Soil

  • Dorothy Carroll
Part of the Monographs in Geoscience book series (MOGEO)

Abstract

The uppermost part of the weathered rock at the earth’s surface is called soil. In “Soil Classification, A Comprehensive System, 7th Approximation” published by the U.S. Department of Agriculture in 1960 there appears the following definition of soil. It is similar to that given in Chapter 3 when describing pedochemical weathering

“Soil .... is the collection of natural bodies on the earth’s surface, containing living matter, and supporting or capable of supporting plants. At its upper limits is air or water. At its lateral margins it grades to deep water or to barren areas of rock, ice, salt, or shifting desert sand dunes. Its lower limit is perhaps the most difficult to define. Soil includes all horizons differing from the underlying rock material as a result of interactions between climate, living organisms, parent materials and relief. Thus, in the few places where it contains horizons impermeable to roots, soil is deeper than plant rooting. More commonly soil grades at its lower margin to hard rock or to earthy materials essentially devoid of roots. The lower limit of soil therefore is normally the lower limit of the common rooting of the native perennial plants, a diffuse boundary that is shallow in deserts and tundra and deep in the humid Tropics.”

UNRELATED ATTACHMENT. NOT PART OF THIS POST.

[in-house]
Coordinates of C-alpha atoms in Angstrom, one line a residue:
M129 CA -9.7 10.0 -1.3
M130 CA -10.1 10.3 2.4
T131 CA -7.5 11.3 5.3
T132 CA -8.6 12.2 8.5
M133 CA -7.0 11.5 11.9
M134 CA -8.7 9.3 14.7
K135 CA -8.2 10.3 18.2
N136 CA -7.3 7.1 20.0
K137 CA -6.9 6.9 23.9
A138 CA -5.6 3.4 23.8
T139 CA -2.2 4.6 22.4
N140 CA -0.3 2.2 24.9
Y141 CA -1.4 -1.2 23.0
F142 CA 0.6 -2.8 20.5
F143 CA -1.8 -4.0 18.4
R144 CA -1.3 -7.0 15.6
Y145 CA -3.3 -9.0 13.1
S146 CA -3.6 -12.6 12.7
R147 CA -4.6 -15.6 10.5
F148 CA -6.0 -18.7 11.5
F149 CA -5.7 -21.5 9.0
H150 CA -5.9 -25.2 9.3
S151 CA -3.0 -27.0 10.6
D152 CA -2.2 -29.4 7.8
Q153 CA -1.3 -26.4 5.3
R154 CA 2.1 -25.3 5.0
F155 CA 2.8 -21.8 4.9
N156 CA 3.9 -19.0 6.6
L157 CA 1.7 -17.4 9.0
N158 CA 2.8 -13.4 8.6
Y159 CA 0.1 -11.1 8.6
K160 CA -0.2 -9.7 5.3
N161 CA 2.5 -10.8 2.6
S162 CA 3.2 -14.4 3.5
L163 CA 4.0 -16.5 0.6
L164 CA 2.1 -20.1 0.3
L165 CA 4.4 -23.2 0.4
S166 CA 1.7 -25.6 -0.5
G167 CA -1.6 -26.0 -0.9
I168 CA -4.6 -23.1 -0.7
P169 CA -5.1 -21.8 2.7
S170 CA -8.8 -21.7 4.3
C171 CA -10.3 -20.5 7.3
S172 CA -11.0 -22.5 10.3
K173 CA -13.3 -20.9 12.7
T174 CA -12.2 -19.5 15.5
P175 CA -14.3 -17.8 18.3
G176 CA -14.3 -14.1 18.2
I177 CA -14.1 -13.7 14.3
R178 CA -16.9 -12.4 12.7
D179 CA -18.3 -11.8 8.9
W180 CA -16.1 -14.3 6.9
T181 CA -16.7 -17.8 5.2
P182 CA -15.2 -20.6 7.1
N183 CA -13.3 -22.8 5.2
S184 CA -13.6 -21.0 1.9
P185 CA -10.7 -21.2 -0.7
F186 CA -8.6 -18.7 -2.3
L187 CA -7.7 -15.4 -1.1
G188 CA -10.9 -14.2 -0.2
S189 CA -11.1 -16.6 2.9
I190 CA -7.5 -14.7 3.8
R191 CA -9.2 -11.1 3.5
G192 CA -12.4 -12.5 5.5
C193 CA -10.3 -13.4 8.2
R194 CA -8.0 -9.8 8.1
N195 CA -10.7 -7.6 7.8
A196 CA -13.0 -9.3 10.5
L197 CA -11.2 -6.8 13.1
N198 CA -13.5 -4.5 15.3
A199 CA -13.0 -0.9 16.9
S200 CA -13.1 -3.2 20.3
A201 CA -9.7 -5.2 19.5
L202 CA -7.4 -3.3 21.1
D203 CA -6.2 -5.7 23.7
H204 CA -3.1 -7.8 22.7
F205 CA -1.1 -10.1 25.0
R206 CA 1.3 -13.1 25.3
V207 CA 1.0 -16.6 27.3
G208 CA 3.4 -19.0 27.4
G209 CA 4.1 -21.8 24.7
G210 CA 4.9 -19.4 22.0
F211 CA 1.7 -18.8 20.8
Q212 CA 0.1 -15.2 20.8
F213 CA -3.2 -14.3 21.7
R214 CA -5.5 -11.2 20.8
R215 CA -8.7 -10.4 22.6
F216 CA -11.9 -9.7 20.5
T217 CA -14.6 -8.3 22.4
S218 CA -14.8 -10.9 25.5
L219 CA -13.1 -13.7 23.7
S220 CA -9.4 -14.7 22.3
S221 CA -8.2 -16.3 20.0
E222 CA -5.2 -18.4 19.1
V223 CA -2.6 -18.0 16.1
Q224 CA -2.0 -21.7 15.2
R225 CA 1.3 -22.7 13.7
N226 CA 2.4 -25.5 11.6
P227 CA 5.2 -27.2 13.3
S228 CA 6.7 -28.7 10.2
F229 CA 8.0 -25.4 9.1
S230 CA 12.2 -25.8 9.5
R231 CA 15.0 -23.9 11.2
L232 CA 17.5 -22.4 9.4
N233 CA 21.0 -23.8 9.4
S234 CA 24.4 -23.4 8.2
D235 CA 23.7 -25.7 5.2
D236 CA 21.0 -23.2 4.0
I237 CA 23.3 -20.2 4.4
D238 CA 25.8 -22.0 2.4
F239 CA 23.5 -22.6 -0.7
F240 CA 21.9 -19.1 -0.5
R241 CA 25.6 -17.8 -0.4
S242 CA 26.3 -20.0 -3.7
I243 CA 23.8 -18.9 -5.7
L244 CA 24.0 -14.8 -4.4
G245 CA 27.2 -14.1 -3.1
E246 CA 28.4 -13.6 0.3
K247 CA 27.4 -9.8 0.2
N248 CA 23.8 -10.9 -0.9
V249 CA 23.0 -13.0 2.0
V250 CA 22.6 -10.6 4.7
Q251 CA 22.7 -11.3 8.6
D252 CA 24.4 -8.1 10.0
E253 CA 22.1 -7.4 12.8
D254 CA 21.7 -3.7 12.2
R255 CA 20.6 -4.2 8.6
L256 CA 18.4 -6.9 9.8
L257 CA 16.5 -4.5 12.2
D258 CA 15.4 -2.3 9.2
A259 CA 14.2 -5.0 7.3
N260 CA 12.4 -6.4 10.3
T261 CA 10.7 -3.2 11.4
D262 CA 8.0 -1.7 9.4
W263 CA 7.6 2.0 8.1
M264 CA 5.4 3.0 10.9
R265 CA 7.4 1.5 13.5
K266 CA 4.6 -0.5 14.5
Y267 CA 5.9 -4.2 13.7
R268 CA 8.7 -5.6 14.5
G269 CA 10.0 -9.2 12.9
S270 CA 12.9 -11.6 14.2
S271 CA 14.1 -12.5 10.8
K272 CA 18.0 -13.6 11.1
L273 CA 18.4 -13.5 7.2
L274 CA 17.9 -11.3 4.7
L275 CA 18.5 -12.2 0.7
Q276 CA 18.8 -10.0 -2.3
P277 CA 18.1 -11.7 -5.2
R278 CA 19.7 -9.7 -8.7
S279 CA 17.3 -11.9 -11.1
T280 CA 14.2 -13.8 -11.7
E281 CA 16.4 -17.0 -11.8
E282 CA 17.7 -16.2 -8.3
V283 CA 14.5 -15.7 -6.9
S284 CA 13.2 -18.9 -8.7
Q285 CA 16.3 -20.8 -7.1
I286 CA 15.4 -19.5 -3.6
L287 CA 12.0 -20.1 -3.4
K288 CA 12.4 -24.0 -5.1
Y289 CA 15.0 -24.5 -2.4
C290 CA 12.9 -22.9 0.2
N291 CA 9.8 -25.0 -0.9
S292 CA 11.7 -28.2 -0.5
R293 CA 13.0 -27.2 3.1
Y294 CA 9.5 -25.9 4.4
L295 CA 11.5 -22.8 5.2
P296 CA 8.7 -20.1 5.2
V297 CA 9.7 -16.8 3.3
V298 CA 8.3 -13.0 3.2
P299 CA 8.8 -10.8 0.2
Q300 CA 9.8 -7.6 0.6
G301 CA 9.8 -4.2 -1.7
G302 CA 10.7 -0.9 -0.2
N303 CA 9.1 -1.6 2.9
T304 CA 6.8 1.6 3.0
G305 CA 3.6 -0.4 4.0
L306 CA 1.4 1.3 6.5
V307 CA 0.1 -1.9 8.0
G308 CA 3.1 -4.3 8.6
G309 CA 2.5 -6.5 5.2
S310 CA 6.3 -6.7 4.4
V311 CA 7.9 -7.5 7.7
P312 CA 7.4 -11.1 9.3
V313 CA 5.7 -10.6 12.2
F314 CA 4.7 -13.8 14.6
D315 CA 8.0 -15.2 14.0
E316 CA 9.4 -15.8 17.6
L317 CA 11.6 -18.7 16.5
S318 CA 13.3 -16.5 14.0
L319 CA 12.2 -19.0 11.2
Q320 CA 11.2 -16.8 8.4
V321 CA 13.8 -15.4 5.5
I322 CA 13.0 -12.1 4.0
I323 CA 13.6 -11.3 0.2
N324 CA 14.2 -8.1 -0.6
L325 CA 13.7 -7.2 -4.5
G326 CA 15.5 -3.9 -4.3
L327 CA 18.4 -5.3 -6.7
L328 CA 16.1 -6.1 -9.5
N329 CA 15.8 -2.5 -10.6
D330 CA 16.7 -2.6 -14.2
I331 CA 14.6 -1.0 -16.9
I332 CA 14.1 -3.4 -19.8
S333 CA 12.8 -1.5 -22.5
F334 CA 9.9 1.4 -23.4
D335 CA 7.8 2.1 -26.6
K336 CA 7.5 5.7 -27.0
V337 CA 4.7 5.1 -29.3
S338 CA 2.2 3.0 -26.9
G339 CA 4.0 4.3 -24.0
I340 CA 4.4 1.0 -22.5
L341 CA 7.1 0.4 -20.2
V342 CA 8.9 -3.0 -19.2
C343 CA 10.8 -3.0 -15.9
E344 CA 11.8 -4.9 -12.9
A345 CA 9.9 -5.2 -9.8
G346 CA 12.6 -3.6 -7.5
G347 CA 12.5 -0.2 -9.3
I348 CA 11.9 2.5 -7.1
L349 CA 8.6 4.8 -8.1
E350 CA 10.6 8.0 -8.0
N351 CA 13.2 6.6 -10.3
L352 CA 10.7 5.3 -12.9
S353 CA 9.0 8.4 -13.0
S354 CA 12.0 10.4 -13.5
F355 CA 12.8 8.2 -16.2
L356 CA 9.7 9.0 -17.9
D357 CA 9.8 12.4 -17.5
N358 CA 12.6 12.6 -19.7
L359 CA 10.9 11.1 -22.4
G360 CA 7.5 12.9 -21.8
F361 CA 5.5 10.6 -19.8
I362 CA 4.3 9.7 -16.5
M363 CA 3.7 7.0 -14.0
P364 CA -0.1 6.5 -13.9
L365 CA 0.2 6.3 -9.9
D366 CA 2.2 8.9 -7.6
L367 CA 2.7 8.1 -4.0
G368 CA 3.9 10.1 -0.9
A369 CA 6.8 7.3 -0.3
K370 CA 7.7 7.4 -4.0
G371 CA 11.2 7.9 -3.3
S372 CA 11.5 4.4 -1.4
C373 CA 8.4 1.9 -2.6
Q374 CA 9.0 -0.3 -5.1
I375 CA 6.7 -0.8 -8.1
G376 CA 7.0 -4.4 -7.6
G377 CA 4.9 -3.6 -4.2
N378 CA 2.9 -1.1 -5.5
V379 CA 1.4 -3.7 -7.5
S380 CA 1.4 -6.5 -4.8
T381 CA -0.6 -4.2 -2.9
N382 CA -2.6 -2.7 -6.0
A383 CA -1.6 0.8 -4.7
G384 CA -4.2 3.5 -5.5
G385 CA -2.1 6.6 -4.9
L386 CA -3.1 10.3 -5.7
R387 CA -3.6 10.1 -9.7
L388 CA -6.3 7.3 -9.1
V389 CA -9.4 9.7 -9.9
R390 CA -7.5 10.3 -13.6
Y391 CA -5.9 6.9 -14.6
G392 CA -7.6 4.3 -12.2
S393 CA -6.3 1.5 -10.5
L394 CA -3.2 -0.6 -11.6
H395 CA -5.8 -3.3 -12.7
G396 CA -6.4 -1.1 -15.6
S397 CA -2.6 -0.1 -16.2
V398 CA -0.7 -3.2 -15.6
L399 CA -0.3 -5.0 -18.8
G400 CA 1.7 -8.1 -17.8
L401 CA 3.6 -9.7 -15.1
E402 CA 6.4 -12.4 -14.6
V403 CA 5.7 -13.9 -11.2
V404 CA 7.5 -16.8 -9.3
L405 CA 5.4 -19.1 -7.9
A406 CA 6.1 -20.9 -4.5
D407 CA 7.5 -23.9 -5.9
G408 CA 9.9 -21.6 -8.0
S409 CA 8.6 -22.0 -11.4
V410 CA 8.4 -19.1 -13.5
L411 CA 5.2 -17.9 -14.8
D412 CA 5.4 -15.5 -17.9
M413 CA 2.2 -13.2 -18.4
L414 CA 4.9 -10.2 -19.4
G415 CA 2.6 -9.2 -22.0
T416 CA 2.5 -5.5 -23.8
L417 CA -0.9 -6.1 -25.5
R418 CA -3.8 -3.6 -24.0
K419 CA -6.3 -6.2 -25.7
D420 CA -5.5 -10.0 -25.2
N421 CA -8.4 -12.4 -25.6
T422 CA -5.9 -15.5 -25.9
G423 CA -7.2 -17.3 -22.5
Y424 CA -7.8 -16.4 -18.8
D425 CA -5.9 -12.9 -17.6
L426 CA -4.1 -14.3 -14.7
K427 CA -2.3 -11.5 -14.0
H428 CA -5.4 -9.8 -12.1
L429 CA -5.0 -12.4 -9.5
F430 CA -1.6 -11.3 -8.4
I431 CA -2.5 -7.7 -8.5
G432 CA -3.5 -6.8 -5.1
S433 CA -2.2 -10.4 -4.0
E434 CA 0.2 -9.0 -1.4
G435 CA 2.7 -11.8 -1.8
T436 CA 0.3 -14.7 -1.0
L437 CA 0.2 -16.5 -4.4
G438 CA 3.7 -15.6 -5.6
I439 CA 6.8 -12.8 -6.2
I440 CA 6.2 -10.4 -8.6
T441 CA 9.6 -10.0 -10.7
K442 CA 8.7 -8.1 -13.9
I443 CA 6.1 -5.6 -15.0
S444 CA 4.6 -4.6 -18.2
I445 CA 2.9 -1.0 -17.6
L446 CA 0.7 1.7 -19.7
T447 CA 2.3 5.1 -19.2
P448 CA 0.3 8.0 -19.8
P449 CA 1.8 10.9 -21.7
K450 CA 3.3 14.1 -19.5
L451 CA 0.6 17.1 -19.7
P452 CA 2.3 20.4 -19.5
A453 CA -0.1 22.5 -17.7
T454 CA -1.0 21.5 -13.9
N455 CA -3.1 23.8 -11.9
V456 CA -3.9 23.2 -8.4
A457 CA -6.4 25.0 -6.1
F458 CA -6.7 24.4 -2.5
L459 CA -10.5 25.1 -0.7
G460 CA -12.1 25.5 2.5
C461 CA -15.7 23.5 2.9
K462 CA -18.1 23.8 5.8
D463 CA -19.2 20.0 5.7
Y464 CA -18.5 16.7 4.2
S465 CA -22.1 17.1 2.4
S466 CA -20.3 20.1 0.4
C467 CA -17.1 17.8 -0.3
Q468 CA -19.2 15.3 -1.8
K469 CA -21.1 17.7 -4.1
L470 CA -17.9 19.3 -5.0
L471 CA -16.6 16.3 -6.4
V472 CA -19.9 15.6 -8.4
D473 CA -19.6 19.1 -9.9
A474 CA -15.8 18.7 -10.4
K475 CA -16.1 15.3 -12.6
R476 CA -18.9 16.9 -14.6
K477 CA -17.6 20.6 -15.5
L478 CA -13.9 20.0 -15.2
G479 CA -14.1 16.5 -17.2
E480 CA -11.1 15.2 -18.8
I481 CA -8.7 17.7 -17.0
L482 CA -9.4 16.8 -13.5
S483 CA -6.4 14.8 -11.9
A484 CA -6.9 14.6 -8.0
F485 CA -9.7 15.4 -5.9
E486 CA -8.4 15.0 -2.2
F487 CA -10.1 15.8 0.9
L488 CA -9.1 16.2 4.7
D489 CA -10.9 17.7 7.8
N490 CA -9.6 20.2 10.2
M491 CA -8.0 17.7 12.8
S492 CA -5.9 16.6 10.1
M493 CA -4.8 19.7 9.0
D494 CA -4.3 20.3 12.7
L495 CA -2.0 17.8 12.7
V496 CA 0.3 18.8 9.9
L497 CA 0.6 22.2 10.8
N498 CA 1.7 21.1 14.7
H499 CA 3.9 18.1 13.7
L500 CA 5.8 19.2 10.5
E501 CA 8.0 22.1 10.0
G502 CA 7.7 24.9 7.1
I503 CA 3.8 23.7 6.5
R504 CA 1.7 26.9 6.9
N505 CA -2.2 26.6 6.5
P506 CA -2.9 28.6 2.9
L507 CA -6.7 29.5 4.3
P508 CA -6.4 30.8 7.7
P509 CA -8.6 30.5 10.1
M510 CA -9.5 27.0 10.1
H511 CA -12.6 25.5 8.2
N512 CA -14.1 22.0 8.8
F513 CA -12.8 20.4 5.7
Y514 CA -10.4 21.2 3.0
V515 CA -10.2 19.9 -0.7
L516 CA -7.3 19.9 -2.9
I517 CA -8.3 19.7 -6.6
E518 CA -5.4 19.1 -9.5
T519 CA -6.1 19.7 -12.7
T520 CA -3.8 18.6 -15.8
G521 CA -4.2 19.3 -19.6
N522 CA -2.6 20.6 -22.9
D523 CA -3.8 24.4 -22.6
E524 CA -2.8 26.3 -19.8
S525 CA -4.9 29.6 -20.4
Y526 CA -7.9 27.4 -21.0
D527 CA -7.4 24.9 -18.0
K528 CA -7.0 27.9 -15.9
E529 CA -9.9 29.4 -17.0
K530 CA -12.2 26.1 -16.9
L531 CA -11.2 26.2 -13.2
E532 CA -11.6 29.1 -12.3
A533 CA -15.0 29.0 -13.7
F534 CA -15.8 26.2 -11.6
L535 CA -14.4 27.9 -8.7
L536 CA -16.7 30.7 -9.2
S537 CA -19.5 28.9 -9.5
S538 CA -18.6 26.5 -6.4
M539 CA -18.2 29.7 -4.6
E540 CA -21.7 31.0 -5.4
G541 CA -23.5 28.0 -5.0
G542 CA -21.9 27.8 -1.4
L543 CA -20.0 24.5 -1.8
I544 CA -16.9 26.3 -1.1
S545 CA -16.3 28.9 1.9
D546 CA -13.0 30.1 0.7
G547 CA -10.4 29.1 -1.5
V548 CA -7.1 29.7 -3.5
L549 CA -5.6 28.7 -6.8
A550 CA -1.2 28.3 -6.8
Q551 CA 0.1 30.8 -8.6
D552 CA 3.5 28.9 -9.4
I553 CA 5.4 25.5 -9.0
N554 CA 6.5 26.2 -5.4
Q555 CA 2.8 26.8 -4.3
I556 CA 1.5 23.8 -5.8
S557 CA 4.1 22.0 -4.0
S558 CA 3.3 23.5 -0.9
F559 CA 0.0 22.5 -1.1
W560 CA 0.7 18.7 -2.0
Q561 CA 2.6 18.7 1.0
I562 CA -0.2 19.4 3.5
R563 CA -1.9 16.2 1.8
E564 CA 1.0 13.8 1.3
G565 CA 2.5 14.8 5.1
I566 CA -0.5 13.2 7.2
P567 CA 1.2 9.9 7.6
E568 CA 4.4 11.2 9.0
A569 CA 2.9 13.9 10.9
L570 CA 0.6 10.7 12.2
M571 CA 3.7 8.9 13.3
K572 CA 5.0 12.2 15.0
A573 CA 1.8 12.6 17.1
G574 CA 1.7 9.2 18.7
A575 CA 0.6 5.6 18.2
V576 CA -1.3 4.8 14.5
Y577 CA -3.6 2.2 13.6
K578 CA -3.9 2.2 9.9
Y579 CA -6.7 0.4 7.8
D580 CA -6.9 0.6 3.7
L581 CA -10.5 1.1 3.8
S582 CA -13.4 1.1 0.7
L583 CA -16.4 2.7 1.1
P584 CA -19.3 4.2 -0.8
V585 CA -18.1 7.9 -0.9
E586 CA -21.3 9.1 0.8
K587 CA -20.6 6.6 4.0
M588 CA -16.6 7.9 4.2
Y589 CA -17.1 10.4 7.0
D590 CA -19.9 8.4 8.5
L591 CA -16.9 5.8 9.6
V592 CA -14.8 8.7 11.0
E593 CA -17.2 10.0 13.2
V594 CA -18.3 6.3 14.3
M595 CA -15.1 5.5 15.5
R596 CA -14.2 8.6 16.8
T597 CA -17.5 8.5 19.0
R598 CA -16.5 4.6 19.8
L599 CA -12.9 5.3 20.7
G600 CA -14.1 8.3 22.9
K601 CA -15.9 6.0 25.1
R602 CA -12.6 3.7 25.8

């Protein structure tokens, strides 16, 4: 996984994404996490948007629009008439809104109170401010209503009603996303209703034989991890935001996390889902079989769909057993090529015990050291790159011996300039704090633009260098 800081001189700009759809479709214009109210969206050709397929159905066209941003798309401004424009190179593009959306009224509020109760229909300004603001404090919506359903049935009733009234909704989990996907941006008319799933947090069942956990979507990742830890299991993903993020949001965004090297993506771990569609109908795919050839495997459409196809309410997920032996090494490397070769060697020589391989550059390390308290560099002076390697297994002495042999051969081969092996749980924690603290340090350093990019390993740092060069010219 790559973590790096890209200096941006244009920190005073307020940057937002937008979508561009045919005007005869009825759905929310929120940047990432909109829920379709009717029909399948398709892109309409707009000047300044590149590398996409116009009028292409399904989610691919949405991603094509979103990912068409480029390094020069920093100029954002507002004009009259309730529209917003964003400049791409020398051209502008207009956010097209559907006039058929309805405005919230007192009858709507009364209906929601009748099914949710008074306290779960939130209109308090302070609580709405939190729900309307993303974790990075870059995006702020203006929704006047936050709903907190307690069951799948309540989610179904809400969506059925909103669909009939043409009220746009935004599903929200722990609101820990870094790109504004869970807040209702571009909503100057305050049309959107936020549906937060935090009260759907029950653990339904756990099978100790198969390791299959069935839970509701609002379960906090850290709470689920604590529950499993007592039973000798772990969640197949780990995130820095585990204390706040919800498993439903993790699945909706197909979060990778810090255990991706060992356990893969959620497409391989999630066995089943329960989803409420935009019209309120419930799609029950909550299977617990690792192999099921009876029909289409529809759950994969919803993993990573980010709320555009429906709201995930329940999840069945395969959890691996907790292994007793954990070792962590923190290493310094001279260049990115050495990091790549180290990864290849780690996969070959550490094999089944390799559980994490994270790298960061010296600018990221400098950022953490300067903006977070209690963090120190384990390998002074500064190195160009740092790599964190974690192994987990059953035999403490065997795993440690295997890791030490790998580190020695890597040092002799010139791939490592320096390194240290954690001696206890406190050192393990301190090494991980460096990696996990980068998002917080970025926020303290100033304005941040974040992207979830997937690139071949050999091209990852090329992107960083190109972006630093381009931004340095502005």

Keywords

Zircon Silicate Zeolite Boron Sandstone 

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Copyright information

© Plenum Press, New York 1970

Authors and Affiliations

  • Dorothy Carroll
    • 1
  1. 1.U. S. Geological SurveyMenlo ParkUSA

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